‘It can be hard to spot a concussion, but we’re hoping to change that’

The faster pace of games, more intense tackling, and the bulking-up of players pose a greater risk of concussion, writes Dr Alan Byrne.

Dr Alan Byrne

AS THE REPUBLIC of Ireland’s team doctor and as Medical Director of the FAI and of Advanced Medical Services, the prevention, diagnosis and management of concussion among sportspeople is something I feel very passionate about.

The signs and symptoms of concussion are not always evident at the time of the injury which is a challenge and one of the biggest dangers and risks posed to players, especially amateur and under-age players who don’t have the same level of medical expertise available to them as elite and professional players.

International research and a growing body of evidence from domestic sports suggests that sports-related concussion is a significant problem. A number of developments in Irish sport such as faster pace of games, increased and more intense tackling, and the bulking-up of players pose a challenge for sporting organisations, schools and players alike.

However, thankfully, we are seeing a more proactive approach to managing and reducing the risks of sports-related concussion.

As Medical Director with Advanced Medical Services, we felt there was a real need for a concussion evaluation and management programme for amateur and underage players. Schools and sports clubs across Ireland could greatly benefit from the medical support and expertise provided by our new service Concussion Management system, which is endorsed by the IRFU.

Helping those who may have suffered a concussive episode

ImPACT is designed to bring peace of mind to those who may have suffered a concussive episode and ensure they continue to follow correct rest and recovery protocols.

The service includes performing a baseline neurocognitive test which is done ideally at preseason. The test take approximately 30 minutes and includes the recording of the participant’s verbal memory, visual memory and reaction times. The software used is considered the most scientifically validated computerised concussion evaluation software and has tested over 8 million people.

In the event that a player has suspected concussion at some stage following their baseline test they will be seen by one of our team of doctors for a post injury test and clinical evaluation.

The goal of our service is to ensure that we manage each player’s concussion individually ensuring they don’t return to school, work or to the playing field too soon.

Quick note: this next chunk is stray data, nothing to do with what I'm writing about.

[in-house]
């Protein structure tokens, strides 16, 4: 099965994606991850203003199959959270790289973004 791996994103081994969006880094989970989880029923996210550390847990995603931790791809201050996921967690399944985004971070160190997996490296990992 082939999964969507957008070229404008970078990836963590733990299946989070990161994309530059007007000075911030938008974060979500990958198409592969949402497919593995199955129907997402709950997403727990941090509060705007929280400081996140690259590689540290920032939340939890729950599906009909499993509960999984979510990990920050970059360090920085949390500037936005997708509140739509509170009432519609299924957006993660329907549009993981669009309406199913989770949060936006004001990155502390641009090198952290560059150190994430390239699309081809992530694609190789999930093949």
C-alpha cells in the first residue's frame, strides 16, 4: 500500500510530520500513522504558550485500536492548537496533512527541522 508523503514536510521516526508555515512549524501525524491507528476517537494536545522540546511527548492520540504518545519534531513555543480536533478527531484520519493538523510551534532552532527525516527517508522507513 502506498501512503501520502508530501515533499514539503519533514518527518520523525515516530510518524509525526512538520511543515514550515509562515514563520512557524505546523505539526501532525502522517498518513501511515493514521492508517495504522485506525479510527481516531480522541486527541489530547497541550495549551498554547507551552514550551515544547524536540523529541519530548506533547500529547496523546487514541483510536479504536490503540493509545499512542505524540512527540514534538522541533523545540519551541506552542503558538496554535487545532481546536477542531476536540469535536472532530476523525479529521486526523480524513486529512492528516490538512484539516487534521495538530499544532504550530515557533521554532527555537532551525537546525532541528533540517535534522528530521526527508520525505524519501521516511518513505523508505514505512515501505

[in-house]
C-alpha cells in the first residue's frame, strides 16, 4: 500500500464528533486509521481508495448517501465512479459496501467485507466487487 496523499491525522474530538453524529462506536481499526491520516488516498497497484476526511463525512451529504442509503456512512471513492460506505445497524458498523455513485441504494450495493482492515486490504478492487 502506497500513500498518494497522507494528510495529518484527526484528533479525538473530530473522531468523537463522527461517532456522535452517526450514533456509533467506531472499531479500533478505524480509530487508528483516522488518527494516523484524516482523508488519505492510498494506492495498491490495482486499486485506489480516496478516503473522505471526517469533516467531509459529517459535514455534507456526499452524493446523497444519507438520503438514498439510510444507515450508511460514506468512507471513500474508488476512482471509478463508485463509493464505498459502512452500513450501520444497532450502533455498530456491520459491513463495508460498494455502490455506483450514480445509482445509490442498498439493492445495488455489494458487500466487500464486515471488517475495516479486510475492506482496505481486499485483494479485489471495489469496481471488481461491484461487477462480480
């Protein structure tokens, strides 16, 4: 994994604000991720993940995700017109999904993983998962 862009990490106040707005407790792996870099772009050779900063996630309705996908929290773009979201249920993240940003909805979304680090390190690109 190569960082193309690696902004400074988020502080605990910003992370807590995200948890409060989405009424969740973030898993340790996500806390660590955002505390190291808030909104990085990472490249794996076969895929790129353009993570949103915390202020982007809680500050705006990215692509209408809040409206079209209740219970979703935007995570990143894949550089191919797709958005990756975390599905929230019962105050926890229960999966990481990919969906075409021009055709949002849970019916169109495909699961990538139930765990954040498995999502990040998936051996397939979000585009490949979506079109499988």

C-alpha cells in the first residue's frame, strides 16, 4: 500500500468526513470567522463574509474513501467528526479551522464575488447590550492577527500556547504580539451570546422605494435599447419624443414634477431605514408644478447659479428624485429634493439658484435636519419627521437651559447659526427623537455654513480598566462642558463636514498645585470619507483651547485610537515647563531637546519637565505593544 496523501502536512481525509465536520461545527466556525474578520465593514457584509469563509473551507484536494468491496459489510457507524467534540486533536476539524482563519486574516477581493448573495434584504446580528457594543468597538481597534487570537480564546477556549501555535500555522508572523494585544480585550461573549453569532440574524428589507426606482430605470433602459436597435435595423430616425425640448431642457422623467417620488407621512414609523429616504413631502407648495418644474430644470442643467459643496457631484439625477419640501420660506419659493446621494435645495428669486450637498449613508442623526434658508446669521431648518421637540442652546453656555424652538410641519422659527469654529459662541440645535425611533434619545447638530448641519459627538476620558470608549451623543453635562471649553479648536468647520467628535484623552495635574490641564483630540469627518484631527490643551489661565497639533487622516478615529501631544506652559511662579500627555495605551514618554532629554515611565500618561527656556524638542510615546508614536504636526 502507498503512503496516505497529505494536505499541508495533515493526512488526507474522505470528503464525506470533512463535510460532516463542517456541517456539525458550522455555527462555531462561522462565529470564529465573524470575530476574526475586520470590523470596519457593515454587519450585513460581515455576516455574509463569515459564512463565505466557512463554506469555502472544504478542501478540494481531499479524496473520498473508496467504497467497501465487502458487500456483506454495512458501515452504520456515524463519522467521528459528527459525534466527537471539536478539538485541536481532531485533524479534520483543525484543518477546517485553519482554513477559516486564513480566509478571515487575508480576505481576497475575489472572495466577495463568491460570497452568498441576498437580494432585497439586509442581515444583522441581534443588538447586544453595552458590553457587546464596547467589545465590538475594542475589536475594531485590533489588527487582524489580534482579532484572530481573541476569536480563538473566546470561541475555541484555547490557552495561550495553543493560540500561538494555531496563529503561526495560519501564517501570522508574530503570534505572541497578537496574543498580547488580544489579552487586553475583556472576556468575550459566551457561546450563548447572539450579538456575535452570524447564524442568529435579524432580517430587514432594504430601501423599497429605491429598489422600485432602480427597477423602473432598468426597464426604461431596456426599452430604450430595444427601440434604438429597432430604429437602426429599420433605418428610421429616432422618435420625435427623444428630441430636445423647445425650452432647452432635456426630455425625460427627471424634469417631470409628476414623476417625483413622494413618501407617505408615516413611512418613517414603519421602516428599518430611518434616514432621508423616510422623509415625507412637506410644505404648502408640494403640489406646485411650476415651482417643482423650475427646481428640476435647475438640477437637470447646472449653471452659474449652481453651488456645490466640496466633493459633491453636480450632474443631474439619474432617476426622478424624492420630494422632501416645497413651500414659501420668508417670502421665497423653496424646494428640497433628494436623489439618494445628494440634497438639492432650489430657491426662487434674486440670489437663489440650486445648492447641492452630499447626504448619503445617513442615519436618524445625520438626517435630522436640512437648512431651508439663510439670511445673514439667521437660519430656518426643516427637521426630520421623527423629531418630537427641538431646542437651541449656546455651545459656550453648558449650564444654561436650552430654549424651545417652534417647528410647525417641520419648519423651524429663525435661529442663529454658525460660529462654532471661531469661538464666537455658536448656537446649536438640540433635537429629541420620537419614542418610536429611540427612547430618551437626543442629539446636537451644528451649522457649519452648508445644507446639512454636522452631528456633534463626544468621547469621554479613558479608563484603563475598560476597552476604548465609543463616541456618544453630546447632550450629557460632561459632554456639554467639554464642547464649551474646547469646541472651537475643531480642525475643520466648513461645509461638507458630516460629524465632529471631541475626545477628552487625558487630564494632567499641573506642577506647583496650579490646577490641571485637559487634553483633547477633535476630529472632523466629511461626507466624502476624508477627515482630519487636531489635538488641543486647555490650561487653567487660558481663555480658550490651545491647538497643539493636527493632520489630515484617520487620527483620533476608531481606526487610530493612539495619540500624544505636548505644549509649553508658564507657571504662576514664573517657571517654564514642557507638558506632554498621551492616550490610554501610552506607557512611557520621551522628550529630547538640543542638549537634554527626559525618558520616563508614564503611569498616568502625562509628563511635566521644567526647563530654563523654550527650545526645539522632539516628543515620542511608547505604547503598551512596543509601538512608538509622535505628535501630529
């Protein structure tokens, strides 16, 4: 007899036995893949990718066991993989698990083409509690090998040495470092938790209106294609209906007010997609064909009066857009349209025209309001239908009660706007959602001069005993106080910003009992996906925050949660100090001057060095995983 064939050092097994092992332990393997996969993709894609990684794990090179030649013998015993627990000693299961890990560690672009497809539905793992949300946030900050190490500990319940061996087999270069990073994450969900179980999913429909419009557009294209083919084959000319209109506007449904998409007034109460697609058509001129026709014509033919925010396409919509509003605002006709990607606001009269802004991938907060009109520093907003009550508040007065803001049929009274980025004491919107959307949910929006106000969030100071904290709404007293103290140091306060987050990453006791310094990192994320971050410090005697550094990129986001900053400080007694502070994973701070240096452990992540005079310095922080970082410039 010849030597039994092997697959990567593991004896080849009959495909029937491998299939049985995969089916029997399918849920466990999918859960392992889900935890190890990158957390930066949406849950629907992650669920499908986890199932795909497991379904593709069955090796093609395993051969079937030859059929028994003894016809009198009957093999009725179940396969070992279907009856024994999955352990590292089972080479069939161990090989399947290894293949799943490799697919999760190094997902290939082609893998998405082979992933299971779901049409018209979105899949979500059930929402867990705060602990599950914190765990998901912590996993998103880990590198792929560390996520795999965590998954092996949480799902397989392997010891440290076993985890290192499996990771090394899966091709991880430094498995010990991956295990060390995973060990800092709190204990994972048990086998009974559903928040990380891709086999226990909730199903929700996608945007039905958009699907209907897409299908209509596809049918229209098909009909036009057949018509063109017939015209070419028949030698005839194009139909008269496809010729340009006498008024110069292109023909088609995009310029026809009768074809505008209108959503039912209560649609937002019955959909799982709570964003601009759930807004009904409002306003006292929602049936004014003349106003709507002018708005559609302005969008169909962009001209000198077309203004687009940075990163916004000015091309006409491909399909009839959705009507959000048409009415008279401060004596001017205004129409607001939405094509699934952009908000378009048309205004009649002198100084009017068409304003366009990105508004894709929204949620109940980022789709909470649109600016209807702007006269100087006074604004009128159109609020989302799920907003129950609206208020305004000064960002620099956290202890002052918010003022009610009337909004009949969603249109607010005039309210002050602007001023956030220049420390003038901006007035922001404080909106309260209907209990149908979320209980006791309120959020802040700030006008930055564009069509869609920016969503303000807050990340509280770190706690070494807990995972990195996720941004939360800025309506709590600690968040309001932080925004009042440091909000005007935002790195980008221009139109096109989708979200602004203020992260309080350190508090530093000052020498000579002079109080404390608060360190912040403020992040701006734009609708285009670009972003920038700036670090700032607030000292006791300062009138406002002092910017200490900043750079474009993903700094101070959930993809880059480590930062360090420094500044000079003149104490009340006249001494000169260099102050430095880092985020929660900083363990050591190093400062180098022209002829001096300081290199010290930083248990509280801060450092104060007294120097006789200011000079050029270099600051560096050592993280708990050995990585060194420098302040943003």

Concussion is an issue that needs to be taken seriously by all those involved in sport, at all levels.

So what is concussion?

Concussion is a brain injury and in its simplest form can be described as a disturbance of brain function. Concussion can be caused by either a direct blow to the head, face, neck or elsewhere on the body with an impulsive force transmitted to the head.

There are many symptoms of concussion, common ones being headache, dizziness, memory disturbance or balance problems. Loss of consciousness, or being ‘knocked out’, occurs in less than 10% of cases and loss consciousness is not required to diagnose concussion.

Who is at risk?

Concussion can happen at any age. However, children and adolescents (18 and under) are more susceptible to concussion, take longer to recover, have more significant memory and mental processing issues, are more susceptible to rare and dangerous neurological complications including death caused by a single or second impact – as are those who have a history of previous concussions, and who may take longer to recover.

Tips on how to recognise concussion

If any of the following signs or symptoms are present following an injury the player should be suspected of having a concussion and immediately removed from play or training.

The visible clues of a suspected concussion are a player who is: lying motionless on the ground, is slow to get up, unsteady on their feet, experiencing balance problems or is falling over, is grabbing or clutching head, has a dazed, blank or vacant look, is confused or not aware of plays or events, has a suspected or confirmed loss of consciousness and/ or a loss of responsiveness.

As the saying goes – ‘if in doubt, sit them out’.

Dr Alan Byrne is the Republic of Ireland’s team doctor and is the Medical Director of the FAI and of Advanced Medical Services.

To learn more about Advanced Medical Services concussion service ImPACT visit www.advancedmedicalservices.ie or call 1890 300 333.

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